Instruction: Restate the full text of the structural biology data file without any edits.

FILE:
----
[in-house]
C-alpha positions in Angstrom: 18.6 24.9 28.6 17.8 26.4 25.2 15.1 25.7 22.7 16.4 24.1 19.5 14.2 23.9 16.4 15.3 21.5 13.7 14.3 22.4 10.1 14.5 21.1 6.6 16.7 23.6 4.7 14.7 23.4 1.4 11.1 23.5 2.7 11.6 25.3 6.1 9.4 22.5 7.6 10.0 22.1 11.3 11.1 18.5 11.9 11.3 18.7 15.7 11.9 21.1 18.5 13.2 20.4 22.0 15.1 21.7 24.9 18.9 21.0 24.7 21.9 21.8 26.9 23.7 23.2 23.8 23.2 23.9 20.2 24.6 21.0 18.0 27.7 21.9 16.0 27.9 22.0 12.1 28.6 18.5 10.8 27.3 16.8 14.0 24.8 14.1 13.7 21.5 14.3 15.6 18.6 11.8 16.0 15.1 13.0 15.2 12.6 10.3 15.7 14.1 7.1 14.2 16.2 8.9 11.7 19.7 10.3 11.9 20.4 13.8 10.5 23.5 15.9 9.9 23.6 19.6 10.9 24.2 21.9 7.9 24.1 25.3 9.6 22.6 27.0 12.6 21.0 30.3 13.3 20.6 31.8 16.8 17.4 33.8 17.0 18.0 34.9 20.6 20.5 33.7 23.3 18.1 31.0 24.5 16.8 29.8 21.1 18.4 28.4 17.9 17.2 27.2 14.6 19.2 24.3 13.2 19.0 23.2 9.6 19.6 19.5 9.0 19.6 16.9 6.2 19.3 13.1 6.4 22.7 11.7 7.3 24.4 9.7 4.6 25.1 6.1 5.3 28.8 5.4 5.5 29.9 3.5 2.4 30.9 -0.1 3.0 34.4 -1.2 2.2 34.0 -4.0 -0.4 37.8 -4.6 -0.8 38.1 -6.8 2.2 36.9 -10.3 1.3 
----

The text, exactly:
[in-house]
C-alpha positions in Angstrom: 18.6 24.9 28.6 17.8 26.4 25.2 15.1 25.7 22.7 16.4 24.1 19.5 14.2 23.9 16.4 15.3 21.5 13.7 14.3 22.4 10.1 14.5 21.1 6.6 16.7 23.6 4.7 14.7 23.4 1.4 11.1 23.5 2.7 11.6 25.3 6.1 9.4 22.5 7.6 10.0 22.1 11.3 11.1 18.5 11.9 11.3 18.7 15.7 11.9 21.1 18.5 13.2 20.4 22.0 15.1 21.7 24.9 18.9 21.0 24.7 21.9 21.8 26.9 23.7 23.2 23.8 23.2 23.9 20.2 24.6 21.0 18.0 27.7 21.9 16.0 27.9 22.0 12.1 28.6 18.5 10.8 27.3 16.8 14.0 24.8 14.1 13.7 21.5 14.3 15.6 18.6 11.8 16.0 15.1 13.0 15.2 12.6 10.3 15.7 14.1 7.1 14.2 16.2 8.9 11.7 19.7 10.3 11.9 20.4 13.8 10.5 23.5 15.9 9.9 23.6 19.6 10.9 24.2 21.9 7.9 24.1 25.3 9.6 22.6 27.0 12.6 21.0 30.3 13.3 20.6 31.8 16.8 17.4 33.8 17.0 18.0 34.9 20.6 20.5 33.7 23.3 18.1 31.0 24.5 16.8 29.8 21.1 18.4 28.4 17.9 17.2 27.2 14.6 19.2 24.3 13.2 19.0 23.2 9.6 19.6 19.5 9.0 19.6 16.9 6.2 19.3 13.1 6.4 22.7 11.7 7.3 24.4 9.7 4.6 25.1 6.1 5.3 28.8 5.4 5.5 29.9 3.5 2.4 30.9 -0.1 3.0 34.4 -1.2 2.2 34.0 -4.0 -0.4 37.8 -4.6 -0.8 38.1 -6.8 2.2 36.9 -10.3 1.3 